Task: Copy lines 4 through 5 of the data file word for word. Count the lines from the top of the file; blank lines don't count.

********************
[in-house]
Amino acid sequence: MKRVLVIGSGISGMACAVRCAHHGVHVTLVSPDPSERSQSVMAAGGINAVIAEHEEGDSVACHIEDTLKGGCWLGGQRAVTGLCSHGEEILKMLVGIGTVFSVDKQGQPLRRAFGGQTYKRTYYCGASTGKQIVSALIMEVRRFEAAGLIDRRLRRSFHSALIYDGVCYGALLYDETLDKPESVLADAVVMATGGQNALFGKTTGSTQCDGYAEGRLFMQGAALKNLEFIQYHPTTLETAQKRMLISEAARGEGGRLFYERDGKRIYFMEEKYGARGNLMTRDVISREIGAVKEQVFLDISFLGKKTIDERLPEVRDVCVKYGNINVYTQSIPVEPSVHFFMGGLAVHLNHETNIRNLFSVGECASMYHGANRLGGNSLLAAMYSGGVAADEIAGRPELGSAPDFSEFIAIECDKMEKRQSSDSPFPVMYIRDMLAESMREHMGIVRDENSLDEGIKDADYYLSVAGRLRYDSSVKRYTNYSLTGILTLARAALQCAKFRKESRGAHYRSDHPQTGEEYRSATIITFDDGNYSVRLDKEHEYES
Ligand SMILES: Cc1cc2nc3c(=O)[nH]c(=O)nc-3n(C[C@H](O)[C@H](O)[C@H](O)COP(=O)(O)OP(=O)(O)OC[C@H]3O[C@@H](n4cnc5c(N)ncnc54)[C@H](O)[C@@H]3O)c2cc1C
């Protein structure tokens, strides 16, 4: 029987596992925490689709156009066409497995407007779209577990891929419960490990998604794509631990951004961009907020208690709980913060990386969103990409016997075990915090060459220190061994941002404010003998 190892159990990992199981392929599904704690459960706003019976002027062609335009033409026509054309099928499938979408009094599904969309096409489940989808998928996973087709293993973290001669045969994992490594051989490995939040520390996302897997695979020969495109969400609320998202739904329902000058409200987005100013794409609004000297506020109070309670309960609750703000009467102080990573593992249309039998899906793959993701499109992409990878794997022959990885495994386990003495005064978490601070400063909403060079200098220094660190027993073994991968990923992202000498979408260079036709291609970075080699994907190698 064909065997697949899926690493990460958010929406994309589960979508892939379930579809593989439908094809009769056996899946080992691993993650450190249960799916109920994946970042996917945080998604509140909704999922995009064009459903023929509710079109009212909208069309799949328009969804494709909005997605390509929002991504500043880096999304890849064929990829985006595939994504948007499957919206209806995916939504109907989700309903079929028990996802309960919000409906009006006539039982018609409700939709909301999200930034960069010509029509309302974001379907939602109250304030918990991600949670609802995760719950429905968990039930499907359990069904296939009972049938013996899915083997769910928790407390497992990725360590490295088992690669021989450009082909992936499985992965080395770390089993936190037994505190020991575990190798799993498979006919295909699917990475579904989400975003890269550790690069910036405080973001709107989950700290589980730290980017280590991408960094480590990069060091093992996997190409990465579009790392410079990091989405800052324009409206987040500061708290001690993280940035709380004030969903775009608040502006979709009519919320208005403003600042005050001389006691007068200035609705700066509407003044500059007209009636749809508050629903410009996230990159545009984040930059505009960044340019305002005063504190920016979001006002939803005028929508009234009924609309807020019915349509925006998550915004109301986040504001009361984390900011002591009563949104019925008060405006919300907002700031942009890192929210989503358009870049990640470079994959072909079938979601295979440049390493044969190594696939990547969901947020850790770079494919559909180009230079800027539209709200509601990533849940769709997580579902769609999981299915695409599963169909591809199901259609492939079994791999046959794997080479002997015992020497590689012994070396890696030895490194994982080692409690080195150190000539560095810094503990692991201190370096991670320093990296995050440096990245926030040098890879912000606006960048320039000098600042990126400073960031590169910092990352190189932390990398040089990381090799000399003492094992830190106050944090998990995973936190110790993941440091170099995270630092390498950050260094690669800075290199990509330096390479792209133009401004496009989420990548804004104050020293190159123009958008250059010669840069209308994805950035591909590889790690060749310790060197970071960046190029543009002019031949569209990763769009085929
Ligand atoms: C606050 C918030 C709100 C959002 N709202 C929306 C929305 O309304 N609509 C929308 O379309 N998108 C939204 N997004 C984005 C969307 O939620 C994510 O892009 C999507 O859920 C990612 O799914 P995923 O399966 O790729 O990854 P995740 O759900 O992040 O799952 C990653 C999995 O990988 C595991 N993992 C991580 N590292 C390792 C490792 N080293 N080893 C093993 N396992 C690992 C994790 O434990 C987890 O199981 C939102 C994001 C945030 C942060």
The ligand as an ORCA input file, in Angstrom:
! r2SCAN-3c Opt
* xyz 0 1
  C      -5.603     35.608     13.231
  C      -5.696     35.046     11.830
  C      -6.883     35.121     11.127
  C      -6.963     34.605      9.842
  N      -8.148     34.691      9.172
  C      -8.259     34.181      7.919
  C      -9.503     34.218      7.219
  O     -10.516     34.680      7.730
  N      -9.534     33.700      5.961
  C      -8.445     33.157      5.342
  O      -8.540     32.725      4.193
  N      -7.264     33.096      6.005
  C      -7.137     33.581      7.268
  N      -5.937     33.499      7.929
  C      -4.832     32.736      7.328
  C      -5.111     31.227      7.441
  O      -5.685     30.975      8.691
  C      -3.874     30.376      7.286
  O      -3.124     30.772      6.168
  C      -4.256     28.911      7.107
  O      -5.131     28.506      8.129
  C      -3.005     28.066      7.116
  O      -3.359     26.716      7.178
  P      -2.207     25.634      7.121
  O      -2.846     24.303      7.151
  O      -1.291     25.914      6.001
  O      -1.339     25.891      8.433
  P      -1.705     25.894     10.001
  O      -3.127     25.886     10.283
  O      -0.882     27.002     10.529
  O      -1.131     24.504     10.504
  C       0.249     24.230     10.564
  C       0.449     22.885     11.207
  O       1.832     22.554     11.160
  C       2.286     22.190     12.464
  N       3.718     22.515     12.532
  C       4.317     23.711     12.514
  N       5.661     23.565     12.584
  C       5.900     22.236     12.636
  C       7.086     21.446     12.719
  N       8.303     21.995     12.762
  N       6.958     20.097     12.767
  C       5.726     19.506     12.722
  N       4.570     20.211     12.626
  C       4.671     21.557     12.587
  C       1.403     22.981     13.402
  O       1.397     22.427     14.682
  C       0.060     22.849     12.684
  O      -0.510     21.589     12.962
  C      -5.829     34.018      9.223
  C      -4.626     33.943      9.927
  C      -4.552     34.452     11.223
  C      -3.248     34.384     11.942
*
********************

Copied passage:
């Protein structure tokens, strides 16, 4: 029987596992925490689709156009066409497995407007779209577990891929419960490990998604794509631990951004961009907020208690709980913060990386969103990409016997075990915090060459220190061994941002404010003998 190892159990990992199981392929599904704690459960706003019976002027062609335009033409026509054309099928499938979408009094599904969309096409489940989808998928996973087709293993973290001669045969994992490594051989490995939040520390996302897997695979020969495109969400609320998202739904329902000058409200987005100013794409609004000297506020109070309670309960609750703000009467102080990573593992249309039998899906793959993701499109992409990878794997022959990885495994386990003495005064978490601070400063909403060079200098220094660190027993073994991968990923992202000498979408260079036709291609970075080699994907190698 064909065997697949899926690493990460958010929406994309589960979508892939379930579809593989439908094809009769056996899946080992691993993650450190249960799916109920994946970042996917945080998604509140909704999922995009064009459903023929509710079109009212909208069309799949328009969804494709909005997605390509929002991504500043880096999304890849064929990829985006595939994504948007499957919206209806995916939504109907989700309903079929028990996802309960919000409906009006006539039982018609409700939709909301999200930034960069010509029509309302974001379907939602109250304030918990991600949670609802995760719950429905968990039930499907359990069904296939009972049938013996899915083997769910928790407390497992990725360590490295088992690669021989450009082909992936499985992965080395770390089993936190037994505190020991575990190798799993498979006919295909699917990475579904989400975003890269550790690069910036405080973001709107989950700290589980730290980017280590991408960094480590990069060091093992996997190409990465579009790392410079990091989405800052324009409206987040500061708290001690993280940035709380004030969903775009608040502006979709009519919320208005403003600042005050001389006691007068200035609705700066509407003044500059007209009636749809508050629903410009996230990159545009984040930059505009960044340019305002005063504190920016979001006002939803005028929508009234009924609309807020019915349509925006998550915004109301986040504001009361984390900011002591009563949104019925008060405006919300907002700031942009890192929210989503358009870049990640470079994959072909079938979601295979440049390493044969190594696939990547969901947020850790770079494919559909180009230079800027539209709200509601990533849940769709997580579902769609999981299915695409599963169909591809199901259609492939079994791999046959794997080479002997015992020497590689012994070396890696030895490194994982080692409690080195150190000539560095810094503990692991201190370096991670320093990296995050440096990245926030040098890879912000606006960048320039000098600042990126400073960031590169910092990352190189932390990398040089990381090799000399003492094992830190106050944090998990995973936190110790993941440091170099995270630092390498950050260094690669800075290199990509330096390479792209133009401004496009989420990548804004104050020293190159123009958008250059010669840069209308994805950035591909590889790690060749310790060197970071960046190029543009002019031949569209990763769009085929
Ligand atoms: C606050 C918030 C709100 C959002 N709202 C929306 C929305 O309304 N609509 C929308 O379309 N998108 C939204 N997004 C984005 C969307 O939620 C994510 O892009 C999507 O859920 C990612 O799914 P995923 O399966 O790729 O990854 P995740 O759900 O992040 O799952 C990653 C999995 O990988 C595991 N993992 C991580 N590292 C390792 C490792 N080293 N080893 C093993 N396992 C690992 C994790 O434990 C987890 O199981 C939102 C994001 C945030 C942060």